Years of struggle proved me wrong about what it takes to get clients

And it’s not just my own struggle I’m talking about—so many of my client have experience the same thing:

Like me, they had great training.

Like me, they had desire.

Like me, they were great at learning on their own.

Like me, they had no idea what they really needed to do to get clients.

Like me, they were overwhelmed by all the possibilities, so they either did nothing, or did everything—well, sort-of. Half-heartedly, really.

And like me, they were looking under a street lamp for answers that lay elsewhere—directing their attention at what they already knew, instead of getting the help they needed to look in the places that otherwise weren’t ever going to show up on their radar.

We’re just like our clients

What’s really ironic is that as a hands-on practitioner, you already know exactly this same thing in a different context: Almost none of your clients would figure out how to get the help they need on their own—without you. One of the most important reasons your clients need you is that they are not aware of what they need to pay attention to, in order to get the results they want.

The first step in learning how to get clients is knowing that you need to learn how to do it. Once you're there, anything is possible!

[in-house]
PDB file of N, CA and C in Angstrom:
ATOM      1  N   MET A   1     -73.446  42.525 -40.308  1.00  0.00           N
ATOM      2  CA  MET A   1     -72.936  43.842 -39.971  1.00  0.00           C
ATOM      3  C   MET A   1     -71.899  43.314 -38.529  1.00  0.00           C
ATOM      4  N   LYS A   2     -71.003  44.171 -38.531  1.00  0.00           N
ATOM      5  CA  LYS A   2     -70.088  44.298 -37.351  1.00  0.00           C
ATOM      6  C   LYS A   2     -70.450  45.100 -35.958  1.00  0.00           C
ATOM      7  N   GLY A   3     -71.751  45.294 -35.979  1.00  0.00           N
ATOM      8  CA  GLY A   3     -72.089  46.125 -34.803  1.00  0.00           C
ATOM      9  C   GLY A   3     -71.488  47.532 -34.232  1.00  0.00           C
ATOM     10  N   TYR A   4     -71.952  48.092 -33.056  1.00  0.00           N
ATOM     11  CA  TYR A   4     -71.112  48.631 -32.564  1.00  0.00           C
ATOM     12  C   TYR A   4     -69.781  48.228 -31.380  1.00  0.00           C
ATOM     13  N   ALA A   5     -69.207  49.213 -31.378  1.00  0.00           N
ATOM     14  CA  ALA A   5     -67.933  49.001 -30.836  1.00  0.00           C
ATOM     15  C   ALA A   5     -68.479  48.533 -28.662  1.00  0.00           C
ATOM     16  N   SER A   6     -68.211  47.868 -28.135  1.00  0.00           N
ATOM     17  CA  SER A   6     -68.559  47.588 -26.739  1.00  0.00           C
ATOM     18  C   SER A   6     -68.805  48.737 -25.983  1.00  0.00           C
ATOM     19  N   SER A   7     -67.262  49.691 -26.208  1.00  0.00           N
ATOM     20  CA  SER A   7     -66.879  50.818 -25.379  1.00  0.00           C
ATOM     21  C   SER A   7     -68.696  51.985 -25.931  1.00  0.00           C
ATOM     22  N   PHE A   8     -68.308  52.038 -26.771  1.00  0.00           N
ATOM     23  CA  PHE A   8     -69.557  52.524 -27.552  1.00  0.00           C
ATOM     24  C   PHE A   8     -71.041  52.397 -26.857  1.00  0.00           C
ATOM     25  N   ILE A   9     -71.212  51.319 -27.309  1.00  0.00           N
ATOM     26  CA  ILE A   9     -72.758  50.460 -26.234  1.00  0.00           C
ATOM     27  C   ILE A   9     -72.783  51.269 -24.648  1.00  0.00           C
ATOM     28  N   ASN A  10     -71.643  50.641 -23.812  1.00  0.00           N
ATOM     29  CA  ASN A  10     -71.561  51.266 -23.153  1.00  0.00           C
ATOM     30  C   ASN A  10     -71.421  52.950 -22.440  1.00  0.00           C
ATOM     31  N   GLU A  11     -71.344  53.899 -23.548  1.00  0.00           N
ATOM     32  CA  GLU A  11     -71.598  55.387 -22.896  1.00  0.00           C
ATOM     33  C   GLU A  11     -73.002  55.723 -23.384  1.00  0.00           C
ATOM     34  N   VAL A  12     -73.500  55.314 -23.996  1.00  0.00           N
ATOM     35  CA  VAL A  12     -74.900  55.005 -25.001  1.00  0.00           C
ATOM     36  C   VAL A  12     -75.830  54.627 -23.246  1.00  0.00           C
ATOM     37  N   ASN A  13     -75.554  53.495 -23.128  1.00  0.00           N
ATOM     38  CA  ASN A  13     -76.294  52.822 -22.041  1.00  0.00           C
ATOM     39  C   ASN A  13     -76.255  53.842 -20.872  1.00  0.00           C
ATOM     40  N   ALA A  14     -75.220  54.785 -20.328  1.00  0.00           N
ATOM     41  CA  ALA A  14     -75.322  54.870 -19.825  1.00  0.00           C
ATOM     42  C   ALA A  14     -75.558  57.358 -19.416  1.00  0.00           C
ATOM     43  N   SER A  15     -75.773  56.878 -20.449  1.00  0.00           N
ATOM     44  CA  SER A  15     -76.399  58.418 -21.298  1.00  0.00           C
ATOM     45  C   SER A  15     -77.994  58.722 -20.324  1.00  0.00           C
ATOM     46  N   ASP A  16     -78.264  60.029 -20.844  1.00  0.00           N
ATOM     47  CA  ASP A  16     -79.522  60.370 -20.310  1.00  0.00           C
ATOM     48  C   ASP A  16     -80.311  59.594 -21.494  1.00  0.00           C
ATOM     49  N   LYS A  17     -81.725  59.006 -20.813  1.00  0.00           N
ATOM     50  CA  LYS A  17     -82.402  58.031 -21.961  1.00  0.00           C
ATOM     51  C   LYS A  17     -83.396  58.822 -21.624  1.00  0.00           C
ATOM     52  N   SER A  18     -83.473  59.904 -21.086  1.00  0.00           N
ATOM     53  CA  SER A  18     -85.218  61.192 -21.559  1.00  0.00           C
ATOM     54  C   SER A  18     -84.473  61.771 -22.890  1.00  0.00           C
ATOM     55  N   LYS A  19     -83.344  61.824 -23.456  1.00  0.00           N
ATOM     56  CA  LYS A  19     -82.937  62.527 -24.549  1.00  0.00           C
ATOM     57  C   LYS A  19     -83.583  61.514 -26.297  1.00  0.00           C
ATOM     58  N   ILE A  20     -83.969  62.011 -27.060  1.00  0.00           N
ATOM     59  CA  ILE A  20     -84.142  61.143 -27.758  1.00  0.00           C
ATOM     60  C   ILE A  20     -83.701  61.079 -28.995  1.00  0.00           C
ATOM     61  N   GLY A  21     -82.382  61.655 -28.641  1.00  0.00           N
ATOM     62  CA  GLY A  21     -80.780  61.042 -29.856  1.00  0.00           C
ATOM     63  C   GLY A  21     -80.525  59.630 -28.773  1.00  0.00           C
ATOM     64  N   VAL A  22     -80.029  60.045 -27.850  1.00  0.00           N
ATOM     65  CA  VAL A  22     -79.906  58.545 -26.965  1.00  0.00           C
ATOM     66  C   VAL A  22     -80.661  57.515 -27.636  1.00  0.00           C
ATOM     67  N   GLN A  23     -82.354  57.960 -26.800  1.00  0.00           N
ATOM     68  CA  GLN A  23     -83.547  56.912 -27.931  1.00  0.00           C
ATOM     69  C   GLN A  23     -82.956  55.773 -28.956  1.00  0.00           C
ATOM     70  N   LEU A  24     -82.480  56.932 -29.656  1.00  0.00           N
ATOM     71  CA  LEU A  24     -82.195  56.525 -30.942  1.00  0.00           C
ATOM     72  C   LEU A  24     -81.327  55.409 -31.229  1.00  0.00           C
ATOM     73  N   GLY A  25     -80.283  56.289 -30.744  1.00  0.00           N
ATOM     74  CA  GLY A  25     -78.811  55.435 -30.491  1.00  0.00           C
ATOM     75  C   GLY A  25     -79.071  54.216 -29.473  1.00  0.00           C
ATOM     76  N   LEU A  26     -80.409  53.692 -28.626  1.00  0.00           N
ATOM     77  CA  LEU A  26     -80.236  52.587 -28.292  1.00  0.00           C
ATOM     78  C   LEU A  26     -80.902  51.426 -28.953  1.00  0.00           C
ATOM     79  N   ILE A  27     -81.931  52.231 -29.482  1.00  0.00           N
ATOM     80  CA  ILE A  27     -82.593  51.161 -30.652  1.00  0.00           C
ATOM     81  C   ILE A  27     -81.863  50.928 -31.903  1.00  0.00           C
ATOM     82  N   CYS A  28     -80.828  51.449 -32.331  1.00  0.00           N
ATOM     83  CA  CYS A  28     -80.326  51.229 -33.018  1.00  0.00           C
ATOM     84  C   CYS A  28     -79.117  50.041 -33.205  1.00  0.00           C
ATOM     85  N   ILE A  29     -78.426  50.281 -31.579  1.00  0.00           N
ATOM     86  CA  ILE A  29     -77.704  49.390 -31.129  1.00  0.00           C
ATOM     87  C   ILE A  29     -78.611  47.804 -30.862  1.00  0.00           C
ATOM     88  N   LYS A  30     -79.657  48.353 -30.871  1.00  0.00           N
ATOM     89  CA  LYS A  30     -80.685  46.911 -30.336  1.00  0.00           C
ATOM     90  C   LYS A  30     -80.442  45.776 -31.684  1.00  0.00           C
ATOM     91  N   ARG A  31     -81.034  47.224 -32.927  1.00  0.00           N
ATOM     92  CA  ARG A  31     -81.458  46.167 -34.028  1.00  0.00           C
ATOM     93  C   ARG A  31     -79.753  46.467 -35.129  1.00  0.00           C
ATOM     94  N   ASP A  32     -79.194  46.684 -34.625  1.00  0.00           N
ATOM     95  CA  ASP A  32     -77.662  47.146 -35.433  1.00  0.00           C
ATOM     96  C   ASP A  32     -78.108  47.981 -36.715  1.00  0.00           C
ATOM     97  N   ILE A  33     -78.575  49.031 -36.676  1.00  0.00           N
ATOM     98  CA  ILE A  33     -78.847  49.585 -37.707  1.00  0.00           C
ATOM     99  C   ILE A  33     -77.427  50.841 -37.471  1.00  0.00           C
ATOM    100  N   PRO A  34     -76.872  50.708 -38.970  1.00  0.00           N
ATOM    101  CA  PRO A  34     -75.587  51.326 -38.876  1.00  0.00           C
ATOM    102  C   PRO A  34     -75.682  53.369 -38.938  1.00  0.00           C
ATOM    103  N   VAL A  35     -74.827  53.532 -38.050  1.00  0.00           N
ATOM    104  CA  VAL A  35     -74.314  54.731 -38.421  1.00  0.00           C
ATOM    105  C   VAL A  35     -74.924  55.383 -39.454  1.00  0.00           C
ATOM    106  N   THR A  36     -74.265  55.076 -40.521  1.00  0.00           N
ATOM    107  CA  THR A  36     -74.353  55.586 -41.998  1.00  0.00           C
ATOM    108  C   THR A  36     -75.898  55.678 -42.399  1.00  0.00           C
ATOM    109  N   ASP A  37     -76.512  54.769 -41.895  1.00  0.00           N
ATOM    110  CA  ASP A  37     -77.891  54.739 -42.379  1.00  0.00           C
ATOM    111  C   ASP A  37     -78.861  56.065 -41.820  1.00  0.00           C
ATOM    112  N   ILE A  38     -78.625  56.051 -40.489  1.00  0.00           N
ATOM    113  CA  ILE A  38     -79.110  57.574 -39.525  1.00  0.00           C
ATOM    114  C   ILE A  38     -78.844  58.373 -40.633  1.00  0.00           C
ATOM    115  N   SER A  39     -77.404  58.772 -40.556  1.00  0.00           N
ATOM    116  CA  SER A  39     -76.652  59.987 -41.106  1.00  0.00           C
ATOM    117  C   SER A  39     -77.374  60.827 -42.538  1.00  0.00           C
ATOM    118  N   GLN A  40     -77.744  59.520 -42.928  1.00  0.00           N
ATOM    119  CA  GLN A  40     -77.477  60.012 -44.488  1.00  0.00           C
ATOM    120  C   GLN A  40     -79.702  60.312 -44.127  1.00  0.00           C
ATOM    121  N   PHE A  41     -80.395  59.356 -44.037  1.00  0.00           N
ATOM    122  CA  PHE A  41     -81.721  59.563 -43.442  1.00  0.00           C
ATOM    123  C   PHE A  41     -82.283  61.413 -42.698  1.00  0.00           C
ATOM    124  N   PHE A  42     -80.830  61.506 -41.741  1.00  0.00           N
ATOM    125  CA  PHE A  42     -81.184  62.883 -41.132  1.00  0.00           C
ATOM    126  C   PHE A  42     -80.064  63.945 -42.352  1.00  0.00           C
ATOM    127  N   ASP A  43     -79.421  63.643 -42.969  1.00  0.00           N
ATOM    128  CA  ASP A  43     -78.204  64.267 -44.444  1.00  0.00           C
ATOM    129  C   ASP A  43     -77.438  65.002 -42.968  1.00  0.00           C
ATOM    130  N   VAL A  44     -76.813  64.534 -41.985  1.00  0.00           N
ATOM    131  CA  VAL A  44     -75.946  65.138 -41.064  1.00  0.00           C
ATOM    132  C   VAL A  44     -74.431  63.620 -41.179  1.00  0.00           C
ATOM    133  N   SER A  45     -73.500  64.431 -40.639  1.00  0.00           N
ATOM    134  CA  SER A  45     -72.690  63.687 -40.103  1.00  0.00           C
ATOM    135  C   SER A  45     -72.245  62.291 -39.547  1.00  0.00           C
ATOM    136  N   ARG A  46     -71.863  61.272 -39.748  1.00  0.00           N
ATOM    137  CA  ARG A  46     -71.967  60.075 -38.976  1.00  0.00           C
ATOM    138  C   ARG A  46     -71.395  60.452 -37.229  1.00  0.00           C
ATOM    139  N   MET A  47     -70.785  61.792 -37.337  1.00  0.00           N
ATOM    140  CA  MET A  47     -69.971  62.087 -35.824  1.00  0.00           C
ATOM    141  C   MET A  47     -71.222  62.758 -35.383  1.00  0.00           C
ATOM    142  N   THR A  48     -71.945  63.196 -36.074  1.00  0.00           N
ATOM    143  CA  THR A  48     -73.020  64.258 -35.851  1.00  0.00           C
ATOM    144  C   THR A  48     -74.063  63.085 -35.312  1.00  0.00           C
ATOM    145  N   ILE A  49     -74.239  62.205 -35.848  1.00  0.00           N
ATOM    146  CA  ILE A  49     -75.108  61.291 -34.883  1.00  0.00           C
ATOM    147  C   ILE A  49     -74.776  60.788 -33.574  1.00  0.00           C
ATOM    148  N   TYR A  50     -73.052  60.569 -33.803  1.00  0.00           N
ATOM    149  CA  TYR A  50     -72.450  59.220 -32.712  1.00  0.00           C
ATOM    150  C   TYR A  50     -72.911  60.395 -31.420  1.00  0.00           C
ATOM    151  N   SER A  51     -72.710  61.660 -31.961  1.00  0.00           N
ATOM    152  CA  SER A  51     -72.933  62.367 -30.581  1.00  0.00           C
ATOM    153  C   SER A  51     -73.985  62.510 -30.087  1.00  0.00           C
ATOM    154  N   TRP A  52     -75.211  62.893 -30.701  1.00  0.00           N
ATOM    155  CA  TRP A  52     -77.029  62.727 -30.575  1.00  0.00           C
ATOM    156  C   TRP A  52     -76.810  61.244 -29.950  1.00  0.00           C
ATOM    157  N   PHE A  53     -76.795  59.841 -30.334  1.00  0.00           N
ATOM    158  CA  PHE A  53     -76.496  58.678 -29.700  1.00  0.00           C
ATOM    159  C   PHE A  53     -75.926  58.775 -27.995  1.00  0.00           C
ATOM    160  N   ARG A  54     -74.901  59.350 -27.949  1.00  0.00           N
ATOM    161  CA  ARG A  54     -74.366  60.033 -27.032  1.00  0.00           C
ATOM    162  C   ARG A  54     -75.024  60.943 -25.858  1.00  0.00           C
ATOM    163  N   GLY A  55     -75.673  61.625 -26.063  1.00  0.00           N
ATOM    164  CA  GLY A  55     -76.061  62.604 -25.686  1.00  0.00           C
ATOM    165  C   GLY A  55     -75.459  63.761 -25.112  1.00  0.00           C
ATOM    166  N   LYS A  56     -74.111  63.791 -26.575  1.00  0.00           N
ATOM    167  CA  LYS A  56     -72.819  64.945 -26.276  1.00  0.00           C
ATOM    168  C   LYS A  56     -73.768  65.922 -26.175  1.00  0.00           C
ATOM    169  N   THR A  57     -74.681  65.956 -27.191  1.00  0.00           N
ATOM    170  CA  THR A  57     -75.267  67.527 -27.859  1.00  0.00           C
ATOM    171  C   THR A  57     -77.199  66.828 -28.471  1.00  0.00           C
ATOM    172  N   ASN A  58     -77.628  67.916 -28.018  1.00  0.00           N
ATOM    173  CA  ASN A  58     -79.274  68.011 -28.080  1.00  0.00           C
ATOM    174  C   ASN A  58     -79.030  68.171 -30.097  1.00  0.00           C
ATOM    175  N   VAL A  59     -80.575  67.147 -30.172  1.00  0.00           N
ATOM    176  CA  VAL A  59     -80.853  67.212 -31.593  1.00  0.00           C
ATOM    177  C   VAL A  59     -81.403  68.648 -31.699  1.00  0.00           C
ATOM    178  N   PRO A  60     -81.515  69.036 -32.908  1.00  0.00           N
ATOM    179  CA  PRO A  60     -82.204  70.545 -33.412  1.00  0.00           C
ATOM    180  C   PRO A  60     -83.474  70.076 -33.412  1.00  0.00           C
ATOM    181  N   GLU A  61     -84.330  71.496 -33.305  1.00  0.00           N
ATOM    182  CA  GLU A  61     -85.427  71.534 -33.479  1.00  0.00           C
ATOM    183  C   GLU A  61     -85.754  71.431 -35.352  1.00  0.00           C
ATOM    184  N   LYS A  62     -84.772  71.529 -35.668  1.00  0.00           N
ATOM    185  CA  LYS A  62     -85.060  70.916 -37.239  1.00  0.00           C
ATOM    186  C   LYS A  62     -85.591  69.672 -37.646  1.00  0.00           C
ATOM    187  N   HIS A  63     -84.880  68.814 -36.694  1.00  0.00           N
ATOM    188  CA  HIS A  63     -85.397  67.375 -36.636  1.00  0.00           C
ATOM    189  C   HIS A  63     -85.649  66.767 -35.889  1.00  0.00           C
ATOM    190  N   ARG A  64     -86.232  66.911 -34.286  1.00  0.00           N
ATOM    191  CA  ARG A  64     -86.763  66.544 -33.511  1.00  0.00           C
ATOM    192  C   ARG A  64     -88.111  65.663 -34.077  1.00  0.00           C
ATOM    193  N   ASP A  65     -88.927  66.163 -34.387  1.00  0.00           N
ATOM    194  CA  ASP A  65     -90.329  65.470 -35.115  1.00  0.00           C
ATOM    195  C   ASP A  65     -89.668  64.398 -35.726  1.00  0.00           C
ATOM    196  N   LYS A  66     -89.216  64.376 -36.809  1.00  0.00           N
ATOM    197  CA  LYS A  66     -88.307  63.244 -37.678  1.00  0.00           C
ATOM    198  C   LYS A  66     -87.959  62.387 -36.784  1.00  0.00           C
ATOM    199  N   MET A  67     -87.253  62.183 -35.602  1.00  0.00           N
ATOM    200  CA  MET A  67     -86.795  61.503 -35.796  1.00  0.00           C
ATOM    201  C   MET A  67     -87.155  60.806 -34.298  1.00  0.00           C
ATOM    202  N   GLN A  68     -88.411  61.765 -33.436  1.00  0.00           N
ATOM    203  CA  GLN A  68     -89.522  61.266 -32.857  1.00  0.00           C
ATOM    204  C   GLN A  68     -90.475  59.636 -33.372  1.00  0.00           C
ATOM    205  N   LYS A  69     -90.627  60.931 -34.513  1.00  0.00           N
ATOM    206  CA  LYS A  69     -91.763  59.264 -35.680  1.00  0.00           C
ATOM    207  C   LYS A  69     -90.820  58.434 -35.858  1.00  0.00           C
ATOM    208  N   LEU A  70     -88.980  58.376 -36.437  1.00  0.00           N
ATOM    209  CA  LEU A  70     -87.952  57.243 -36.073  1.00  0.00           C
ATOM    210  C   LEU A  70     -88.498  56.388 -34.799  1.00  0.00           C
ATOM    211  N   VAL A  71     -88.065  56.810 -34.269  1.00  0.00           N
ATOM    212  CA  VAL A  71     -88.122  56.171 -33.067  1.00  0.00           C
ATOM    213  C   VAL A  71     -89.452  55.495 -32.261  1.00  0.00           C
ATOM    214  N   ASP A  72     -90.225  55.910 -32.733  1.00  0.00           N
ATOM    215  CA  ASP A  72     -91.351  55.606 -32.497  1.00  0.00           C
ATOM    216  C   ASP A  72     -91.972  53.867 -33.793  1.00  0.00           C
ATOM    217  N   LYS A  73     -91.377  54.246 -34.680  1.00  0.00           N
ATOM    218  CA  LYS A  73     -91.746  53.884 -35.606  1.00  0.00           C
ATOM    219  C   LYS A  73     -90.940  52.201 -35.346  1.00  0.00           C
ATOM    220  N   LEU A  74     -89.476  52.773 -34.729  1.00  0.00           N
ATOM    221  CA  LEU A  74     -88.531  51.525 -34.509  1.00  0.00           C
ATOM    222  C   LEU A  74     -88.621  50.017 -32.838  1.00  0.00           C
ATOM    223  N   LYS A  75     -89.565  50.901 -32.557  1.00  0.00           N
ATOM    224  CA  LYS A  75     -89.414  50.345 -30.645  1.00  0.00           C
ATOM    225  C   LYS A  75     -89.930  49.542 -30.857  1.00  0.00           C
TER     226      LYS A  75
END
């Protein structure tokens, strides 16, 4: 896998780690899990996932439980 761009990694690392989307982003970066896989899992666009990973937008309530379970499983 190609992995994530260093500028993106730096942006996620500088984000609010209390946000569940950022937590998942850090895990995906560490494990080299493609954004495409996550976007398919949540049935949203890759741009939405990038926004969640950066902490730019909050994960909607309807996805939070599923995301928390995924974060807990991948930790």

It’s possible to learn everything you need to know to have a successful practice… and it’s impossible to learn anything until you know you need it.

Having the intention to learn is essential, but intention doesn’t get you very far if you don’t know where to focus.

I know you already have the innate strengths you need to build your practice. I’m not making that up or trying to make you believe there’s something super-special about you.

I know it’s true because everyone has those skills as latent possibility.

It’s a matter of unearthing them so that you can develop them according to who you are, what feels right to you, what feels good, what feels like you.

When you do that, you’ll find that you can build exactly the practice you want, without feeling icky, or salesy or manipulative. You can do in a way that leaves you feeling natural and authentic… and as if you’ve just encountered your highest self, doing what you’re here to do in the easiest way possible.

And I know that you very well might think that you can do that on your own.

But statistics are against you.

The numbers are revealing…

The numbers show that more than 80% of hands-on practitioners are not aware of the precise skills and strengths they need to develop in order to get clients or build a sustainable practice.

That means that no matter how good you are at teaching yourself how to do anything, you are not likely to be able to teach yourself how to build your practice because you aren’t looking in the right place. For example, how many of these things do you focus on?

  • Developing the perfect website, fliers, logo and business cards.
  • Getting referrals from other hands-on practitioners.
  • Taking more training, getting more credentials.
  • Convincing people they need your work.
  • Creating a legal structure or a business model beyond what serves your need.
  • Trying to figure out how to talk about your modality so people don’t glaze over.